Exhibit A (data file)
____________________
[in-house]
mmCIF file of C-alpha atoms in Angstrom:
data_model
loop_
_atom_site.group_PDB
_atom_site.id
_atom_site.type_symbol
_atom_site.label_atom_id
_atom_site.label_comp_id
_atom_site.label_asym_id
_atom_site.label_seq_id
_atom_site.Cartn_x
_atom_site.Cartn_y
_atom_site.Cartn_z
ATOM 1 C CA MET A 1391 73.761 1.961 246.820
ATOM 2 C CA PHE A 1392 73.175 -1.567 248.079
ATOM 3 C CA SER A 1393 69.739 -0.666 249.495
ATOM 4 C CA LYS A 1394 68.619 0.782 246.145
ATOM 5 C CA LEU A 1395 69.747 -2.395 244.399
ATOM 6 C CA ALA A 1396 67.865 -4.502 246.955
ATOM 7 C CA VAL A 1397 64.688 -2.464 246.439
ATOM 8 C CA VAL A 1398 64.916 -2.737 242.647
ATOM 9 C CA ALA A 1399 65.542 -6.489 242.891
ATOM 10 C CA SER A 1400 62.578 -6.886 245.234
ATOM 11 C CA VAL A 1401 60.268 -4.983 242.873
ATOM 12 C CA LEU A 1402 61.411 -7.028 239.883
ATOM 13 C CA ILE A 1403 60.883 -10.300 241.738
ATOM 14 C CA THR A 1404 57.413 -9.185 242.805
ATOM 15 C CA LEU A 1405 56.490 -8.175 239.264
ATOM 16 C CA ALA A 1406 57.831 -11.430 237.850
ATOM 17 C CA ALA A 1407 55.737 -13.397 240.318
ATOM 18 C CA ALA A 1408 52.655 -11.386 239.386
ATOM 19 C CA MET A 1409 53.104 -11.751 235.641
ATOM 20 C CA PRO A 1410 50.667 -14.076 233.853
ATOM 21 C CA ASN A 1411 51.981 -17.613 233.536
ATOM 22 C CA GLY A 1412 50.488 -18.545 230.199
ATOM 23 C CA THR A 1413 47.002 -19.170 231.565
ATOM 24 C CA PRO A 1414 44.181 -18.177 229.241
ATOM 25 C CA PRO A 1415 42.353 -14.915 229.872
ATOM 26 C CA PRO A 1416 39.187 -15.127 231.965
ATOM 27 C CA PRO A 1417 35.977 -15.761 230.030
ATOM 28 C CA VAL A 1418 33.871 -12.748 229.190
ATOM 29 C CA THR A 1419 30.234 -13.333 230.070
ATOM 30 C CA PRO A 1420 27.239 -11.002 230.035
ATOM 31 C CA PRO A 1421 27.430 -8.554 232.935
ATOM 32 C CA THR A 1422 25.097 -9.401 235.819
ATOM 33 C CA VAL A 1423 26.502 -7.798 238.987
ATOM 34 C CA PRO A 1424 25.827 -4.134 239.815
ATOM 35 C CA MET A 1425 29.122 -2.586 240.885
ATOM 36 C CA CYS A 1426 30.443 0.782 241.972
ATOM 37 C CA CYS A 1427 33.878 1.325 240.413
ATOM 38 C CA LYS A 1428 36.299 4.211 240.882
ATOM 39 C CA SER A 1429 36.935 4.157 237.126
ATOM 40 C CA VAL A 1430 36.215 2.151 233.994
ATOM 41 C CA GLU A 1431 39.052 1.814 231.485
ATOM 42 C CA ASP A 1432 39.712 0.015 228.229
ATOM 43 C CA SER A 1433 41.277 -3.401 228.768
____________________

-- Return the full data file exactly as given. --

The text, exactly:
[in-house]
mmCIF file of C-alpha atoms in Angstrom:
data_model
loop_
_atom_site.group_PDB
_atom_site.id
_atom_site.type_symbol
_atom_site.label_atom_id
_atom_site.label_comp_id
_atom_site.label_asym_id
_atom_site.label_seq_id
_atom_site.Cartn_x
_atom_site.Cartn_y
_atom_site.Cartn_z
ATOM 1 C CA MET A 1391 73.761 1.961 246.820
ATOM 2 C CA PHE A 1392 73.175 -1.567 248.079
ATOM 3 C CA SER A 1393 69.739 -0.666 249.495
ATOM 4 C CA LYS A 1394 68.619 0.782 246.145
ATOM 5 C CA LEU A 1395 69.747 -2.395 244.399
ATOM 6 C CA ALA A 1396 67.865 -4.502 246.955
ATOM 7 C CA VAL A 1397 64.688 -2.464 246.439
ATOM 8 C CA VAL A 1398 64.916 -2.737 242.647
ATOM 9 C CA ALA A 1399 65.542 -6.489 242.891
ATOM 10 C CA SER A 1400 62.578 -6.886 245.234
ATOM 11 C CA VAL A 1401 60.268 -4.983 242.873
ATOM 12 C CA LEU A 1402 61.411 -7.028 239.883
ATOM 13 C CA ILE A 1403 60.883 -10.300 241.738
ATOM 14 C CA THR A 1404 57.413 -9.185 242.805
ATOM 15 C CA LEU A 1405 56.490 -8.175 239.264
ATOM 16 C CA ALA A 1406 57.831 -11.430 237.850
ATOM 17 C CA ALA A 1407 55.737 -13.397 240.318
ATOM 18 C CA ALA A 1408 52.655 -11.386 239.386
ATOM 19 C CA MET A 1409 53.104 -11.751 235.641
ATOM 20 C CA PRO A 1410 50.667 -14.076 233.853
ATOM 21 C CA ASN A 1411 51.981 -17.613 233.536
ATOM 22 C CA GLY A 1412 50.488 -18.545 230.199
ATOM 23 C CA THR A 1413 47.002 -19.170 231.565
ATOM 24 C CA PRO A 1414 44.181 -18.177 229.241
ATOM 25 C CA PRO A 1415 42.353 -14.915 229.872
ATOM 26 C CA PRO A 1416 39.187 -15.127 231.965
ATOM 27 C CA PRO A 1417 35.977 -15.761 230.030
ATOM 28 C CA VAL A 1418 33.871 -12.748 229.190
ATOM 29 C CA THR A 1419 30.234 -13.333 230.070
ATOM 30 C CA PRO A 1420 27.239 -11.002 230.035
ATOM 31 C CA PRO A 1421 27.430 -8.554 232.935
ATOM 32 C CA THR A 1422 25.097 -9.401 235.819
ATOM 33 C CA VAL A 1423 26.502 -7.798 238.987
ATOM 34 C CA PRO A 1424 25.827 -4.134 239.815
ATOM 35 C CA MET A 1425 29.122 -2.586 240.885
ATOM 36 C CA CYS A 1426 30.443 0.782 241.972
ATOM 37 C CA CYS A 1427 33.878 1.325 240.413
ATOM 38 C CA LYS A 1428 36.299 4.211 240.882
ATOM 39 C CA SER A 1429 36.935 4.157 237.126
ATOM 40 C CA VAL A 1430 36.215 2.151 233.994
ATOM 41 C CA GLU A 1431 39.052 1.814 231.485
ATOM 42 C CA ASP A 1432 39.712 0.015 228.229
ATOM 43 C CA SER A 1433 41.277 -3.401 228.768